Buying land to resell (for conservation)

Academic conferences need environmental policies

CEED researchers are passionate about trying to reduce our environmental impacts. A team of our researchers have recently published a correspondence piece in Nature Ecology & Evolution asking why so few academic conferences seem to have taken actions to reduce their environmental impact. The team consisted of Matthew Holden, Nathalie Butt, Alienor Chauvenet, Michaela Plein, […]

Read More

Ethics, equity and a ‘good’ environmental decision

Ethics and environmental decision science When researchers hear the word ‘ethics’ they often groan. That’s because the term usually arises in connection to ethics committees; panels which university-based scientists need to go through to get permission to undertake research. They ‘groan’ because it’s another transaction cost on getting their research done. Having said that, every […]

Read More


A biodiversity offset accounting system

Improving the estimation of ecological equivalence within offset exchanges Key messages: Ecologically robust, user-friendly decision support tools improve the transparency of biodiversity offsetting and assist in the decision making process We developed a disaggregated accounting model to balance biodiversity trades within a ‘no-net-loss’ framework The model improves on other models that use aggregated metrics by […]

Read More

Offset policies don’t work

So maybe we should be weighing up the alternatives Biodiversity offsetting policies are in place across Australia, administered by both state and federal authorities, to ensure that there are no net losses of native vegetation. Readers might be alarmed then to learn that in 2014, almost 300,000 hectares of native vegetation was cleared in Queensland. […]

Read More

James Trezise out in the field. This field, however, is part a paddock providing habitat for the
threatened legless lizard - and it’s up for proposed development. James (on the right) is explaining to
a group of biodiversity-conservation students from the Australian National University how the EPBC
Offsets mechanism deals with this type of proposal

Of apples, oranges and offsets

And the importance of scientific advocacy in shaping long-term policy Everyone wants to influence policy to protect those values they care most about. However, everyone goes about ‘influencing’ in different ways. So far in this series on ‘influencing policy’ we have heard views from a psychology researcher, a research policy officer, an NGO science manager […]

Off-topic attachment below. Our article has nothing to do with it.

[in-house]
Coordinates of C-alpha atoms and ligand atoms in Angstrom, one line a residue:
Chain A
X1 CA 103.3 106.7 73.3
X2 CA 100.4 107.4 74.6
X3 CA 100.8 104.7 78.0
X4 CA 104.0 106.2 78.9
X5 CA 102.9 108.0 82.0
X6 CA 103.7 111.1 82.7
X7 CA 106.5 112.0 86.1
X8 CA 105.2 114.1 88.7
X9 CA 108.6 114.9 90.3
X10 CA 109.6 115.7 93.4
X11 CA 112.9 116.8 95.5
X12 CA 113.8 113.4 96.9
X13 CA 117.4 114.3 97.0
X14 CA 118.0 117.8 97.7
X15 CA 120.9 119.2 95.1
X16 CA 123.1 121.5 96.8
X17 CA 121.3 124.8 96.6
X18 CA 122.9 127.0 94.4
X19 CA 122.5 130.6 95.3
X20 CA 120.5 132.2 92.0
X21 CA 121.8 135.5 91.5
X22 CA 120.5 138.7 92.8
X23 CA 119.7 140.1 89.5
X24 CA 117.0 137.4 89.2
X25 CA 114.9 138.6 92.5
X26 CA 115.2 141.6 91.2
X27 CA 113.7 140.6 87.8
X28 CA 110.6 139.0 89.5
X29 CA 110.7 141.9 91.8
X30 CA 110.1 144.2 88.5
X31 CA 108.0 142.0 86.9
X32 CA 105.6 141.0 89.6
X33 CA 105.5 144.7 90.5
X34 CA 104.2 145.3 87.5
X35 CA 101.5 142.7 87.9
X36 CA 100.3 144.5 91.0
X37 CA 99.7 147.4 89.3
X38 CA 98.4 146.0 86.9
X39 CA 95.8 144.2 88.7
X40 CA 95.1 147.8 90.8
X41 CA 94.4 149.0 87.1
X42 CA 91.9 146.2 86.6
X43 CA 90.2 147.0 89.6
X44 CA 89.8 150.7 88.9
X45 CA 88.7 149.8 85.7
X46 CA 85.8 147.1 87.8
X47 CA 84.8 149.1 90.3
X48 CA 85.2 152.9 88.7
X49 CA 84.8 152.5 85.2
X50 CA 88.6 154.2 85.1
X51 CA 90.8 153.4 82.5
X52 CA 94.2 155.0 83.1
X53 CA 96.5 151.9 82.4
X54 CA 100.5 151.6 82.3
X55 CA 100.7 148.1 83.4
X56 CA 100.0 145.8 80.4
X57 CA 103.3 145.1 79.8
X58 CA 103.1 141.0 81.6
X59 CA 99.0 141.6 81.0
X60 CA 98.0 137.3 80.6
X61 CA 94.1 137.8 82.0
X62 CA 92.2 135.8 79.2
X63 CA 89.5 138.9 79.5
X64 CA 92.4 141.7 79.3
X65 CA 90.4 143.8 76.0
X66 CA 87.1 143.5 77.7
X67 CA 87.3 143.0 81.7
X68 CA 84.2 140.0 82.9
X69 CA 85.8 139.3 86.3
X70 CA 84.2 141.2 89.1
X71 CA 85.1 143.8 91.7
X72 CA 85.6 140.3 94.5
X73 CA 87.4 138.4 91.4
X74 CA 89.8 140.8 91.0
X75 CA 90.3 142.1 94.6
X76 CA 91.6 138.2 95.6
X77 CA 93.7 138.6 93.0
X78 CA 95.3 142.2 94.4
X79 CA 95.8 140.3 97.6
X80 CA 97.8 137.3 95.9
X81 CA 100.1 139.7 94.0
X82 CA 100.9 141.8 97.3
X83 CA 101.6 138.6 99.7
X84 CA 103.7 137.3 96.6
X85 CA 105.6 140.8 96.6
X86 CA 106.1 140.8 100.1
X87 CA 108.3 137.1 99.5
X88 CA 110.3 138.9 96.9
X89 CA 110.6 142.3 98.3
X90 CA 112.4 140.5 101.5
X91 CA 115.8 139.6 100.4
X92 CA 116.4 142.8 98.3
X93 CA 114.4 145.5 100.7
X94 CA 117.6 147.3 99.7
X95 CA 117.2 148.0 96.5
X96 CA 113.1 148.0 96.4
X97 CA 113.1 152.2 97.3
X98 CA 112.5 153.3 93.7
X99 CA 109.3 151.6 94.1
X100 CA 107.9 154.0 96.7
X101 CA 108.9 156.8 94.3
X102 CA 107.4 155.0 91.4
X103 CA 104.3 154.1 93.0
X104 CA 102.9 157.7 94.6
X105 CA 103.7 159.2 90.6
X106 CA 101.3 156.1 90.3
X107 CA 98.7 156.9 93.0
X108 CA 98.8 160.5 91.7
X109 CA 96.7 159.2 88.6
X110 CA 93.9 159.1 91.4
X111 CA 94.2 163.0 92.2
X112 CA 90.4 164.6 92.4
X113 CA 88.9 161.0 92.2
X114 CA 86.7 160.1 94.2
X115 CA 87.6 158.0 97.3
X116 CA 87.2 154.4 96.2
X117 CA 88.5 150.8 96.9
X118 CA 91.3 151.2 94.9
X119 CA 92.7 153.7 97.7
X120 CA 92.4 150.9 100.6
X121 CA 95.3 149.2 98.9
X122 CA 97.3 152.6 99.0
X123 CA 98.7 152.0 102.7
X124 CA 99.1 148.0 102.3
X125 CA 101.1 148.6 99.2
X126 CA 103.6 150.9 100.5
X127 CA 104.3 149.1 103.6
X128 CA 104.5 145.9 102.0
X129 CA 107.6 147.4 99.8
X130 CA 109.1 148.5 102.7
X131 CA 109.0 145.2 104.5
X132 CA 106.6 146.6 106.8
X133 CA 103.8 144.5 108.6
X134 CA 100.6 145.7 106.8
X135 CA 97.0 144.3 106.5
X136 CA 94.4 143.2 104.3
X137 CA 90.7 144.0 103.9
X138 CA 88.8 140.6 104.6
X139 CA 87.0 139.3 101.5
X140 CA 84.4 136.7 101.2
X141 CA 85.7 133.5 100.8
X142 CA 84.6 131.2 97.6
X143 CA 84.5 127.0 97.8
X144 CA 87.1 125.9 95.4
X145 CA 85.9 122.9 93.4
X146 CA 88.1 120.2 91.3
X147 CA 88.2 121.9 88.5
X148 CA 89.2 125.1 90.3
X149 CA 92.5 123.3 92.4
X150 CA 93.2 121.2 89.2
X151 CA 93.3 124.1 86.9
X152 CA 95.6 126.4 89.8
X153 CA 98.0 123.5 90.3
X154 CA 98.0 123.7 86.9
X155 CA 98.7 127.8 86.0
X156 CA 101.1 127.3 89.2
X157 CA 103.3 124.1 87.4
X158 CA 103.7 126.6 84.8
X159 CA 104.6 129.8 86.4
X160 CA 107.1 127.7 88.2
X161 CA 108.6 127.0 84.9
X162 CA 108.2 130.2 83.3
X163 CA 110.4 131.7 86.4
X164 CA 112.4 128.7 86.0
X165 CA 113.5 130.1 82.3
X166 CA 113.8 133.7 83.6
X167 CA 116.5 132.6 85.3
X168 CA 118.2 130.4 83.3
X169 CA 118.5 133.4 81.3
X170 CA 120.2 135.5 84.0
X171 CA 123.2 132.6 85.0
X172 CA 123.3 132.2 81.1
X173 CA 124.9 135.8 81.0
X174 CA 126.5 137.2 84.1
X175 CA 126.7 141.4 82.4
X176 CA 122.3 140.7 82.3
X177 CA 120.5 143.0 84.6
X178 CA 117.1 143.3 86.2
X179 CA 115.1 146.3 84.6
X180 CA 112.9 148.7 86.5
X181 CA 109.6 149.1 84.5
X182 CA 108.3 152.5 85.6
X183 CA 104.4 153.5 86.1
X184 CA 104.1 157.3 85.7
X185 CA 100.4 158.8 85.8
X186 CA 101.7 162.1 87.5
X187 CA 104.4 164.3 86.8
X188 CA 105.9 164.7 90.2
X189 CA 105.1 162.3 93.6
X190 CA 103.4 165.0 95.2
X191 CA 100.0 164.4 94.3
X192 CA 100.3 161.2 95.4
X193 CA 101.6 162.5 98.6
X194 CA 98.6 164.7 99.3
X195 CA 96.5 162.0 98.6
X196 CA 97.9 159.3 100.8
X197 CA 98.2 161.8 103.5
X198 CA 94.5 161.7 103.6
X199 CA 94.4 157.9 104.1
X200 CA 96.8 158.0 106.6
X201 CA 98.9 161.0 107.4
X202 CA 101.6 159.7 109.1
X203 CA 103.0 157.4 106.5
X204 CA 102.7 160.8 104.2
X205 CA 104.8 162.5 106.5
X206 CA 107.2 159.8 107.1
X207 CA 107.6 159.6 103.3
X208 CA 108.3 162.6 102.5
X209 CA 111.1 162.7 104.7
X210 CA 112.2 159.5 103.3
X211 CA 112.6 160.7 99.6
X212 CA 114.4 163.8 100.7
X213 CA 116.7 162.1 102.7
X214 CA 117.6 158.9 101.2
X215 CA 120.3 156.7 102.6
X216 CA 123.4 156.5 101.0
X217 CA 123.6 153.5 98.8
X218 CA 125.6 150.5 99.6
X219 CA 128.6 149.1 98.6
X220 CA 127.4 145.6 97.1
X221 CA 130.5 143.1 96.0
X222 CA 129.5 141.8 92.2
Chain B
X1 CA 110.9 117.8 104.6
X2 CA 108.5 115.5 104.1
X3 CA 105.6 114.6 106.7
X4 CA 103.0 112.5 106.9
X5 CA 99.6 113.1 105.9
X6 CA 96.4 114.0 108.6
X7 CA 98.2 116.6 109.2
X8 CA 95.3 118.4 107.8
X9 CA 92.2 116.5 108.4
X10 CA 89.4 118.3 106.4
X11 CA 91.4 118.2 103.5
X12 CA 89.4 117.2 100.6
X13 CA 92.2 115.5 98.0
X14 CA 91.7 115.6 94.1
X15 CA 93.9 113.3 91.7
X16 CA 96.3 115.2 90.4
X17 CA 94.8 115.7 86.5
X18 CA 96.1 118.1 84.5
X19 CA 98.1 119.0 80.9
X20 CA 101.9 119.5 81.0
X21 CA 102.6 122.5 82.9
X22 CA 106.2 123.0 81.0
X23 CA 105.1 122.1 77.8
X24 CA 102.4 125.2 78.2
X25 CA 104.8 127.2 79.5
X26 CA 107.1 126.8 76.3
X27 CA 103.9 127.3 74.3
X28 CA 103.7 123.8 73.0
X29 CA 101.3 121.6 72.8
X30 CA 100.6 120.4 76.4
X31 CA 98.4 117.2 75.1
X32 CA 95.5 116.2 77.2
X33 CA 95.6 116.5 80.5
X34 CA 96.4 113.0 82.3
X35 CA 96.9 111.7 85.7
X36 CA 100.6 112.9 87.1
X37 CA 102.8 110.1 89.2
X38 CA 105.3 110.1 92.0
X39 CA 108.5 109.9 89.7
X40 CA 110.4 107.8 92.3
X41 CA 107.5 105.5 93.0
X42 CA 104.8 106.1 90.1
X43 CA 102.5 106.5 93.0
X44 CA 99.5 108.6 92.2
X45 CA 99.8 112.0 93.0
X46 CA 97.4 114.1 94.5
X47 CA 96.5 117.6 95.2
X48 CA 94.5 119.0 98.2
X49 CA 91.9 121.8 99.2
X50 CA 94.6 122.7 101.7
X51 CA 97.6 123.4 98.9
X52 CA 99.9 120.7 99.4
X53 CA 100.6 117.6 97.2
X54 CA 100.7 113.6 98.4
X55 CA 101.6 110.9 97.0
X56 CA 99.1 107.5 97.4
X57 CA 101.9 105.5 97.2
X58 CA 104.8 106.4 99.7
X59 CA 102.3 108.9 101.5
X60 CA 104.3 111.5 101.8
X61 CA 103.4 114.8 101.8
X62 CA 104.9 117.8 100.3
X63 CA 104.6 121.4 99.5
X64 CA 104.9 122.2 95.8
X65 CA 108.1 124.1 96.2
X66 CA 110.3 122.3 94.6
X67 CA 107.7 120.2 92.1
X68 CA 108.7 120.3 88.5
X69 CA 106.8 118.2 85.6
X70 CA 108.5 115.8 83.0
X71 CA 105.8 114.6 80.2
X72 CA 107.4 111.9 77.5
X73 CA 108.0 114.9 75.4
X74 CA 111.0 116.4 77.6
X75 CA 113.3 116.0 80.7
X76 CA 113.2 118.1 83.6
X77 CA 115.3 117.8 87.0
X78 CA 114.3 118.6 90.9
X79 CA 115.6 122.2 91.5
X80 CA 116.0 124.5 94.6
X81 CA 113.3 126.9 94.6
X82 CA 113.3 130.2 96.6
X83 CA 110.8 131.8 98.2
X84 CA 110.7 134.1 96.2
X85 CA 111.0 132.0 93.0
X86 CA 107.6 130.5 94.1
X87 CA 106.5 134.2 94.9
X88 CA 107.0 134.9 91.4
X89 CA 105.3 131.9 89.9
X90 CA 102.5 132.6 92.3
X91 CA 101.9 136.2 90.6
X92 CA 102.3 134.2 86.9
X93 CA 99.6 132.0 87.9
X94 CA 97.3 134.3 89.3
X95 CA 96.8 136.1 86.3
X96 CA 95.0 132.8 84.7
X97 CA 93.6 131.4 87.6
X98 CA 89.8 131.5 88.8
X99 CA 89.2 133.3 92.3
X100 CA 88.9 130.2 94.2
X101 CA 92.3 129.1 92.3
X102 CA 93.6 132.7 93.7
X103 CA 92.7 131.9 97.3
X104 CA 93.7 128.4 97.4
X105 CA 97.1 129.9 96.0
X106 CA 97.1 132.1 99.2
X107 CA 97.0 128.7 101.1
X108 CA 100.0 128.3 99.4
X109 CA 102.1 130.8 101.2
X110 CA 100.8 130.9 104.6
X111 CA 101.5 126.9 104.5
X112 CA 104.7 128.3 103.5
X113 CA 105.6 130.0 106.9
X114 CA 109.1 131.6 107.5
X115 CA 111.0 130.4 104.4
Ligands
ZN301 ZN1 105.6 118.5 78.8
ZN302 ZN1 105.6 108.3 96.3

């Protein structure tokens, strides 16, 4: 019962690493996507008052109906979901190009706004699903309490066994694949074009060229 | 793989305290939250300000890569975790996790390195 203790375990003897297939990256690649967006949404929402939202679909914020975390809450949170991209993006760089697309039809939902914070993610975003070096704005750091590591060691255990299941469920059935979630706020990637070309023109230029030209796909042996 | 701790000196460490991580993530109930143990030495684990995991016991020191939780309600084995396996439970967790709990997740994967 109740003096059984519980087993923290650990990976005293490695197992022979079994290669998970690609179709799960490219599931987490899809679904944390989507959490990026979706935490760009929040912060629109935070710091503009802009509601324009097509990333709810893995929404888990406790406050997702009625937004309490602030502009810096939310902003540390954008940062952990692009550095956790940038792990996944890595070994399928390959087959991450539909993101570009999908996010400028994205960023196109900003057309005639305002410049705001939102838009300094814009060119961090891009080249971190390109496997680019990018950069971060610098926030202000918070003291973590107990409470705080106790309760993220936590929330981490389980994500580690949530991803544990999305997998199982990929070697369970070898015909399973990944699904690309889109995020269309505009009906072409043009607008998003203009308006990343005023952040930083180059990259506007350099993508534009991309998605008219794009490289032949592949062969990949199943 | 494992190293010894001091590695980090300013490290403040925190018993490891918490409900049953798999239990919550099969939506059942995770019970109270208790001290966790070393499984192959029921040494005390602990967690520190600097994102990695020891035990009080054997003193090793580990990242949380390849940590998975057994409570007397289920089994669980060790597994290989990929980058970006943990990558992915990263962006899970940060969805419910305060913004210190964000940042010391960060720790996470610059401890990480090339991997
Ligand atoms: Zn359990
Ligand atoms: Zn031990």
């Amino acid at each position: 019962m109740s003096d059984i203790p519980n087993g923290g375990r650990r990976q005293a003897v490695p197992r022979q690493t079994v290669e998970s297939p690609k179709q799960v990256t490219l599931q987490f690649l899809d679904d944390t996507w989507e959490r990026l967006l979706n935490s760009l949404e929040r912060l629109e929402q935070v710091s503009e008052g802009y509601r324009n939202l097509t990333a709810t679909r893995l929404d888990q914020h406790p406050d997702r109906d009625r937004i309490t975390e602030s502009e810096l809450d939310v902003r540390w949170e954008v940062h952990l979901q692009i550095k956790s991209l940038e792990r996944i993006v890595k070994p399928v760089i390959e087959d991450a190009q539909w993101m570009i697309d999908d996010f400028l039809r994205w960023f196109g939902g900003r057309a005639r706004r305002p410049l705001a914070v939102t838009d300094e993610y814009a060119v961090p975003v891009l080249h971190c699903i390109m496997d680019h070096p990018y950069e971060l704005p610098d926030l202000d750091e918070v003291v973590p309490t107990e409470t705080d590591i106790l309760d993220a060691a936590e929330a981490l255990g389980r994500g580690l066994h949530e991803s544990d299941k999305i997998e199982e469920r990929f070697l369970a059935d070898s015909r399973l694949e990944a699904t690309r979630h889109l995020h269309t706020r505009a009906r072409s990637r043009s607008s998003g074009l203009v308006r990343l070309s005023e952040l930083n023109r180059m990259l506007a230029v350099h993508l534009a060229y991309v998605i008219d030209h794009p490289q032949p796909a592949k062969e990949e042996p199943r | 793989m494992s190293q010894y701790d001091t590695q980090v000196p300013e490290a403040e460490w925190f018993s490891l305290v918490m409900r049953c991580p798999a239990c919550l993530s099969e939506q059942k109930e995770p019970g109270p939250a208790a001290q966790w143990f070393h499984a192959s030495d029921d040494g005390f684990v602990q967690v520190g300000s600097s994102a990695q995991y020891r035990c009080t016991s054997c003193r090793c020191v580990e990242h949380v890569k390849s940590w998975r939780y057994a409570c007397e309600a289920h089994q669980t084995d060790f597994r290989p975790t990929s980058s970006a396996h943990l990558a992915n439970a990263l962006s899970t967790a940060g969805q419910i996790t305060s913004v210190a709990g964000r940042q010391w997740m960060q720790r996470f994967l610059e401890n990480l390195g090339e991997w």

Read More

Kangaroos graze in a remnant of
the once mighty Cumberland Plains
Woodlands. (Photo by Penny Watson)

Step forward then look back

Using ‘backcasting’ to improve conservation and offsets policy Understanding the long-term impacts of different conservation policies is a massive challenge. For starters, there are long delays (potentially decades) between policy implementation and the resulting conservation gains or losses. And sometimes measuring those gains or losses can be difficult or even impossible because it’s expensive to […]

Read More

Out on a limb: Most people would support funding being made
available to community groups to restore habitat for threatened
species like the Carnaby’s cockatoo. But what if that funding is part
of an offset for habitat loss. Suddenly it’s not about adding value to
environment so much as allowing the loss of equivalent environmental
value. (Photo by Leonie Valentine)

Could well-designed offset policies actually increase loss?

Perverse incentives may yield unintended biodiversity outcomes The idea of biodiversity offsetting is that impacts on biodiversity from development are compensated for by actions elsewhere in the landscape. It’s a simple idea but one that is generating a lot of controversy. Despite the noble-sounding goal of ‘no net loss’ of biodiversity, many are sceptical about […]

Read More

Offsetting in the context of policy

What happens to the theory when it hits the real world? Biodiversity offsetting is a highly topical and increasingly popular approach used to compensate for impacts on species and ecosystems as a result of development, and is the subject of a large and growing body of scientific research. There has been substantial work in developing […]

Read More

Developing an environmental offsets policy 

Environmental offsetting involves compensating for the residual adverse impacts of an action on the environment by generating an equivalent benefit elsewhere. As the prevalence of environmental offsetting grows, so does the challenge of translating no-net-loss goals to workable policy. From 2011–2012, the Australian Government developed an Environmental Offsets Policy and an accompanying metric (the Offsets […]

Read More

Tackling the moving-target problem

Using biodiversity offsets to capture moving conservation targets How do we conserve something when it won’t stand still? It’s a question we are only just beginning to grapple with in conservation science. Fixed protected areas are an example of a classic conservation tool, but traditional interventions like these can be ineffective for ‘moving targets’: for […]

Read More